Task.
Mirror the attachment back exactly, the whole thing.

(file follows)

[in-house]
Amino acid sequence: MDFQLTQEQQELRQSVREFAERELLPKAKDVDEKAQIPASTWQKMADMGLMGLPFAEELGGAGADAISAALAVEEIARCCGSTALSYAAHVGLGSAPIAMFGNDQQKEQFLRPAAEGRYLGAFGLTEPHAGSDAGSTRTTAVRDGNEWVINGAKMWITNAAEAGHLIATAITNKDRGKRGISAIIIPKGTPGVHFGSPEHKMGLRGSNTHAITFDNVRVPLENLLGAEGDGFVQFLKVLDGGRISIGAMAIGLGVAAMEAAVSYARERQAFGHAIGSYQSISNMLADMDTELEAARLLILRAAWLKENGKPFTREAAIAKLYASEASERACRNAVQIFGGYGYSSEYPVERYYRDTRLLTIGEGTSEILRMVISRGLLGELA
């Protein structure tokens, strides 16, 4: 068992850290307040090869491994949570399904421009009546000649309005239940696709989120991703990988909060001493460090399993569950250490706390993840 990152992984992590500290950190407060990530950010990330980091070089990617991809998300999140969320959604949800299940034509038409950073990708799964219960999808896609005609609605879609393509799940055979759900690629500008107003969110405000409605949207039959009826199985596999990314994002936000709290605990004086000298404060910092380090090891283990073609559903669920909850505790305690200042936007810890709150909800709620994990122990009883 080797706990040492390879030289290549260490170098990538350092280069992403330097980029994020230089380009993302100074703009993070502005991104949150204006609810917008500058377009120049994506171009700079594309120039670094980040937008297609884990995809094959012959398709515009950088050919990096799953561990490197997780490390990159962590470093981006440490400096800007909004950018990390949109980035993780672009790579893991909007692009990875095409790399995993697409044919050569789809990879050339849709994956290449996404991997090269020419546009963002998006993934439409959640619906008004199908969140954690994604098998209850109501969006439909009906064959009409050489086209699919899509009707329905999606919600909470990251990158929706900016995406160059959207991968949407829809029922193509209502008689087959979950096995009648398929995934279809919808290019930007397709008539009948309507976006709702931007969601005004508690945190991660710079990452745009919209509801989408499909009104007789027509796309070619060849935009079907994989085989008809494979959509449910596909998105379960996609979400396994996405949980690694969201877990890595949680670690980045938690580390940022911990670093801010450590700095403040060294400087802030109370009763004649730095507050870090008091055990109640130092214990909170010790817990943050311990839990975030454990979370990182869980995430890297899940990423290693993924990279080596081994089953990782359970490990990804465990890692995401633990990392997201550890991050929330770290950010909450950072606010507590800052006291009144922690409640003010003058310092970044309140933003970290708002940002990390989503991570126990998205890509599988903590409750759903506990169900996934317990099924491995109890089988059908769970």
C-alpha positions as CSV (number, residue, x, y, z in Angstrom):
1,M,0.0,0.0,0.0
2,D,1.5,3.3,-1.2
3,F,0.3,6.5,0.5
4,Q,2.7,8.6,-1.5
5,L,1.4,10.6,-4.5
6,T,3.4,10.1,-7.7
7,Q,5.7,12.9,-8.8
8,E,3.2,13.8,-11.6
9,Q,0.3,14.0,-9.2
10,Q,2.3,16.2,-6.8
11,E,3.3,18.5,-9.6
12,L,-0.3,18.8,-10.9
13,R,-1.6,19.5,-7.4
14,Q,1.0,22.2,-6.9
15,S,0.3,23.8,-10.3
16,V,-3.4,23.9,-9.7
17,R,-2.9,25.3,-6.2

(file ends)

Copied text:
[in-house]
Amino acid sequence: MDFQLTQEQQELRQSVREFAERELLPKAKDVDEKAQIPASTWQKMADMGLMGLPFAEELGGAGADAISAALAVEEIARCCGSTALSYAAHVGLGSAPIAMFGNDQQKEQFLRPAAEGRYLGAFGLTEPHAGSDAGSTRTTAVRDGNEWVINGAKMWITNAAEAGHLIATAITNKDRGKRGISAIIIPKGTPGVHFGSPEHKMGLRGSNTHAITFDNVRVPLENLLGAEGDGFVQFLKVLDGGRISIGAMAIGLGVAAMEAAVSYARERQAFGHAIGSYQSISNMLADMDTELEAARLLILRAAWLKENGKPFTREAAIAKLYASEASERACRNAVQIFGGYGYSSEYPVERYYRDTRLLTIGEGTSEILRMVISRGLLGELA
């Protein structure tokens, strides 16, 4: 068992850290307040090869491994949570399904421009009546000649309005239940696709989120991703990988909060001493460090399993569950250490706390993840 990152992984992590500290950190407060990530950010990330980091070089990617991809998300999140969320959604949800299940034509038409950073990708799964219960999808896609005609609605879609393509799940055979759900690629500008107003969110405000409605949207039959009826199985596999990314994002936000709290605990004086000298404060910092380090090891283990073609559903669920909850505790305690200042936007810890709150909800709620994990122990009883 080797706990040492390879030289290549260490170098990538350092280069992403330097980029994020230089380009993302100074703009993070502005991104949150204006609810917008500058377009120049994506171009700079594309120039670094980040937008297609884990995809094959012959398709515009950088050919990096799953561990490197997780490390990159962590470093981006440490400096800007909004950018990390949109980035993780672009790579893991909007692009990875095409790399995993697409044919050569789809990879050339849709994956290449996404991997090269020419546009963002998006993934439409959640619906008004199908969140954690994604098998209850109501969006439909009906064959009409050489086209699919899509009707329905999606919600909470990251990158929706900016995406160059959207991968949407829809029922193509209502008689087959979950096995009648398929995934279809919808290019930007397709008539009948309507976006709702931007969601005004508690945190991660710079990452745009919209509801989408499909009104007789027509796309070619060849935009079907994989085989008809494979959509449910596909998105379960996609979400396994996405949980690694969201877990890595949680670690980045938690580390940022911990670093801010450590700095403040060294400087802030109370009763004649730095507050870090008091055990109640130092214990909170010790817990943050311990839990975030454990979370990182869980995430890297899940990423290693993924990279080596081994089953990782359970490990990804465990890692995401633990990392997201550890991050929330770290950010909450950072606010507590800052006291009144922690409640003010003058310092970044309140933003970290708002940002990390989503991570126990998205890509599988903590409750759903506990169900996934317990099924491995109890089988059908769970």
C-alpha positions as CSV (number, residue, x, y, z in Angstrom):
1,M,0.0,0.0,0.0
2,D,1.5,3.3,-1.2
3,F,0.3,6.5,0.5
4,Q,2.7,8.6,-1.5
5,L,1.4,10.6,-4.5
6,T,3.4,10.1,-7.7
7,Q,5.7,12.9,-8.8
8,E,3.2,13.8,-11.6
9,Q,0.3,14.0,-9.2
10,Q,2.3,16.2,-6.8
11,E,3.3,18.5,-9.6
12,L,-0.3,18.8,-10.9
13,R,-1.6,19.5,-7.4
14,Q,1.0,22.2,-6.9
15,S,0.3,23.8,-10.3
16,V,-3.4,23.9,-9.7
17,R,-2.9,25.3,-6.2